John pursed his lips together, looking away. Even after all this time, the sound of Kyle's voice never failed to surprise him. He somehow always expected Kyle to sound like Derek. And he didn't. Where Derek was loud and brash and gratingly bitchy with his dry wit and biting sarcasm, Kyle was unnervingly soft spoken and almost painfully earnest.

"McManuss said you volunteered," John said, reaching in his pocket for a cigarette and lighting it. He noticed Kyle watching the cigarette and he shrugged. "Bad habit," he said. "I should quit. It's how I lost my uncle." He omitted the part where Derek used the cigarette to light the plastique's fuse and blew himself and one of the triple eights all to hell.

Kyle didn't respond. He just stood there, watching his General.

John sighed, dragging his free hand through his hair. "I have a message for you, Reese. They briefed you, right? You know where you're going. When."

Kyle nodded, swallowing thickly, eyes downcast. "1984. To protect Sarah Connor."

John could see the blush staining Kyle's dirty cheeks.

John looked away, unexpectedly disturbed. He had known his entire life where Kyle was going. And why. Hell, it's why he gave Kyle the picture of Sarah. And yet, now, thinking of sending Kyle back in time solely for the purpose of impregnating his mother was decidedly uncomfortable. John chuckled under his breath, finding a perverse reassurance in the emotion. He thought of the gagging noises his own children made when he and Kate were openly affectionate with one another. For one perfect, singular moment, he felt absolutely like Kyle Reese's son. And he would rather stab himself in the eye than think about what Kyle and Sarah were going to do.

All those thoughts occurred within the space of a heartbeat and John covered the chuckle with a cough, holding up the cigarette for cover.

"A message?" Kyle asked, canting his head slightly to the side.

John sobered completely, looking at the young man, knowing his mission would invariably end in death. Suddenly, it was incredibly important that Kyle understand the gravity, that he have a chance to decide. John knew it was crazy. Kyle had to go back. But John couldn't stop himself from giving Kyle the opportunity to back out. "Nothing dead can go," John said. "Just you. No weapons, no notes, no proof of where you came from or who you are. You'll have to fight the machine. And you'll have to convince Sarah. And no one can help you."

Kyle met his gaze, held it for a long moment and nodded firmly. "I can do it."

John smiled grudgingly, relieved even though his existence was proof of what Kyle's response would be. "I know."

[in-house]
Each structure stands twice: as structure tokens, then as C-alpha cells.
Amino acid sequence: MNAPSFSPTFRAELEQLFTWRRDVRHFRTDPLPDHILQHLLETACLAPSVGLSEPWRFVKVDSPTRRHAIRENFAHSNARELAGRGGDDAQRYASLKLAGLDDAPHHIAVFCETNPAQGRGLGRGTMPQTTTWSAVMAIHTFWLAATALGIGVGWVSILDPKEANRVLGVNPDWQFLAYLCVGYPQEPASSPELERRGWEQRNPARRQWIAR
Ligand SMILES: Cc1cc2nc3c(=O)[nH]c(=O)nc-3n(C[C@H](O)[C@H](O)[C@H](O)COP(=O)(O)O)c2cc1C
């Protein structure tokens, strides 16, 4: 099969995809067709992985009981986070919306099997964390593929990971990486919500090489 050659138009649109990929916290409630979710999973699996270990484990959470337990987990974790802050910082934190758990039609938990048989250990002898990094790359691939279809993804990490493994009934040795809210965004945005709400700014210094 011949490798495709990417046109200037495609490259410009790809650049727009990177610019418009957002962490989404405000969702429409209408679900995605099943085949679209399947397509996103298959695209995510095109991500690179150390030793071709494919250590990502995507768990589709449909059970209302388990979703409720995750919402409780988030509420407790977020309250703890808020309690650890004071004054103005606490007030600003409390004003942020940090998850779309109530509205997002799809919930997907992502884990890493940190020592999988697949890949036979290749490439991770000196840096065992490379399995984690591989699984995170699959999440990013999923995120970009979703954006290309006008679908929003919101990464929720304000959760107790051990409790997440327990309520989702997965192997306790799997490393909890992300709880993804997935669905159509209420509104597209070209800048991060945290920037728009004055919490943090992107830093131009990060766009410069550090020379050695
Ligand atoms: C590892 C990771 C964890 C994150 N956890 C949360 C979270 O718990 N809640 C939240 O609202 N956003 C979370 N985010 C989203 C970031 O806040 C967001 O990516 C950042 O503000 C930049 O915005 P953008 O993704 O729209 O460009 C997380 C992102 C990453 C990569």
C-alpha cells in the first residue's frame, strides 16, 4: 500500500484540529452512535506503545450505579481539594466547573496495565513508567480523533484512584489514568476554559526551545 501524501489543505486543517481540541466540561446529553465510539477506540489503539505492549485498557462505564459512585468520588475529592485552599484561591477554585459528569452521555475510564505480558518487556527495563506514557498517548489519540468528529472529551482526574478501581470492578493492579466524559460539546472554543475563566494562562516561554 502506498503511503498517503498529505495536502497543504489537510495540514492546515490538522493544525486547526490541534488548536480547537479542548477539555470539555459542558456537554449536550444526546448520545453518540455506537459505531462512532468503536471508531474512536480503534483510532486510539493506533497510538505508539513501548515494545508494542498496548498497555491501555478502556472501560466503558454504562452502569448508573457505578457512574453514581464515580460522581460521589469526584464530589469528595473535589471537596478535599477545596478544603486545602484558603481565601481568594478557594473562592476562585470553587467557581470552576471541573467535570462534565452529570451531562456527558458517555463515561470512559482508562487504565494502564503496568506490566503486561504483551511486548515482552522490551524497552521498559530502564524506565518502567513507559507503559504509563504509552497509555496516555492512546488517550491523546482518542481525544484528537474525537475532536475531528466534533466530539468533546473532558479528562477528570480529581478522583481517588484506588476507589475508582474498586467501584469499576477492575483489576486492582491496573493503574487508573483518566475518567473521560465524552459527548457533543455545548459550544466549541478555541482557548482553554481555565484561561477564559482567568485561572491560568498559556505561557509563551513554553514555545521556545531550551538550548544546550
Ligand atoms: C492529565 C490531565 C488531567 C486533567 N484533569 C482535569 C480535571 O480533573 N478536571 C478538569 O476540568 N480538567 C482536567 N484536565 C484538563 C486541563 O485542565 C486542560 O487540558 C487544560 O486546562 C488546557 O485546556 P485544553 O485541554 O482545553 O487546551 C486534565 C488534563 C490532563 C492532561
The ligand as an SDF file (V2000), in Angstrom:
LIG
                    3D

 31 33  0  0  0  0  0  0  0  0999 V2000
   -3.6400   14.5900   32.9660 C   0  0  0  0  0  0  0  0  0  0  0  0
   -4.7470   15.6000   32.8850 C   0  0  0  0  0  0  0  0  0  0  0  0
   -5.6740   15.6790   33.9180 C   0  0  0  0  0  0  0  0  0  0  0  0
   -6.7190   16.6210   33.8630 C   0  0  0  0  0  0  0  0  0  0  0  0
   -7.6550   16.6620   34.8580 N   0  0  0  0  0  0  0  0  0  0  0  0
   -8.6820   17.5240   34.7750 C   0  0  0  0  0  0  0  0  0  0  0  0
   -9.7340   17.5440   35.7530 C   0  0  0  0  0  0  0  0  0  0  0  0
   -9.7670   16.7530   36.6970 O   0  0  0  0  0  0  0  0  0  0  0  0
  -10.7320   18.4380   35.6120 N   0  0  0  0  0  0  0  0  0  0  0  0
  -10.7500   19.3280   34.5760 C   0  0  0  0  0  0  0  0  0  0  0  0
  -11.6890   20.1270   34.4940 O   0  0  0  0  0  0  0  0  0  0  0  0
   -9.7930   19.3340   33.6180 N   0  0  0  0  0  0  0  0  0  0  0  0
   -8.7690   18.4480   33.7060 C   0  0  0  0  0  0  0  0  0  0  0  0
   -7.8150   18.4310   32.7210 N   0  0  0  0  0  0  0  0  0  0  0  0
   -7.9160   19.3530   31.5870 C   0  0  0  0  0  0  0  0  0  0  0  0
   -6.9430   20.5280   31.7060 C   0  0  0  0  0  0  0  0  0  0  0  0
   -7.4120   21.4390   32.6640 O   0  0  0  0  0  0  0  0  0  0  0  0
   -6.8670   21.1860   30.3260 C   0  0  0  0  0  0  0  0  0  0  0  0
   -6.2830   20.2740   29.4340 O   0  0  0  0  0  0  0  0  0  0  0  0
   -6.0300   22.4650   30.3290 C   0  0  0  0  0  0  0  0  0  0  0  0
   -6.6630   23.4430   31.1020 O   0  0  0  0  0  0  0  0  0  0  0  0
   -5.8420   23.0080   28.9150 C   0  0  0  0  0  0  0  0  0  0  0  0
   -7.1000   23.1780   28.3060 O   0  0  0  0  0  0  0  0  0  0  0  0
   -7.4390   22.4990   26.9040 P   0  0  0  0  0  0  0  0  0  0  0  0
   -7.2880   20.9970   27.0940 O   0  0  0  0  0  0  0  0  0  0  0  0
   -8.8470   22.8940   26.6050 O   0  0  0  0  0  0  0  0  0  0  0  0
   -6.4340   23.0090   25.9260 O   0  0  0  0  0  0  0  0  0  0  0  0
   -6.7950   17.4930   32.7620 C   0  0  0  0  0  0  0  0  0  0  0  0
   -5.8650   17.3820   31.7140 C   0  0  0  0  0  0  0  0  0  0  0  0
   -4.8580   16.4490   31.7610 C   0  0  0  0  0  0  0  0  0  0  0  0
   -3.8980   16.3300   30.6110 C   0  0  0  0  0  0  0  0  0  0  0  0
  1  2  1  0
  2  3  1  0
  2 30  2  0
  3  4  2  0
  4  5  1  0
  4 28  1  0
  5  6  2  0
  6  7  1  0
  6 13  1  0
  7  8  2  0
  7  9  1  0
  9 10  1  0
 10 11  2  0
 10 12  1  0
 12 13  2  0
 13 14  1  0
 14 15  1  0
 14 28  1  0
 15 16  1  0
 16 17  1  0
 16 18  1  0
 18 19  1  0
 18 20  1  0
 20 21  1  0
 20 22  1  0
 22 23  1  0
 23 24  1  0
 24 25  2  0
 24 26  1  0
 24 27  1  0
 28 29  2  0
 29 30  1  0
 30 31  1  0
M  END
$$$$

Kyle's brow furrowed in confusion, but before he could ask John to elaborate, John cut him off. "I have a message for Sarah. You'll have to memorize it and repeat it to her."

"Yes, Sir," Kyle said.

John reached in his shirt pocket and pulled out the aged piece of paper. Not that he needed it. He could have easily recited the message from memory. But he didn't feel like saying it aloud to Kyle. It felt somehow too intimate, too much. So he withdrew the paper, written in Sarah's own hand. And he handed it to Kyle.

Some children grew up with fairy tales. John Connor grew up with an intricate series of mindfucks, the majority of which, it turned out, had been orchestrated by himself, so he figured he wasn't exactly entitled to bitch about it. As he'd told Cameron, his mother had often read him the story of the Wizard of Oz – in Spanish – as a bedtime story. But many, many nights as he was drifting to sleep, Sarah whispered Kyle's message against the shell of his ear like a prayer.

Thank you, Sarah, for your courage through the dark years. I can't help you with what you must soon face, except to say that the future is not set. You must be stronger than you imagine you can be. You must survive, or I will never exist.

Kyle read the passage several times and then folded it and put it in his own pocket. "Is this really real?" he asked quietly.

John nodded. "It is."

"You're sure?"

John smiled. "I did it myself once. Hurts like a bitch. I wish there was something that I could do about that, but I can't."

Kyle nodded solemnly, looking John directly in the eyes.

John swallowed thickly, forced to look away. "You're a hero," he said, marveling inwardly that he'd said this innumerable times about his father, but this was the only time he would ever say it to his father. "Without you, we wouldn't have won."

Kyle smiled that same slightly lopsided grin Joe had. "We haven't won yet," he said, obviously uneasy with such praise from the usually taciturn John Connor.

"We will," John answered firmly. "We will."

End Section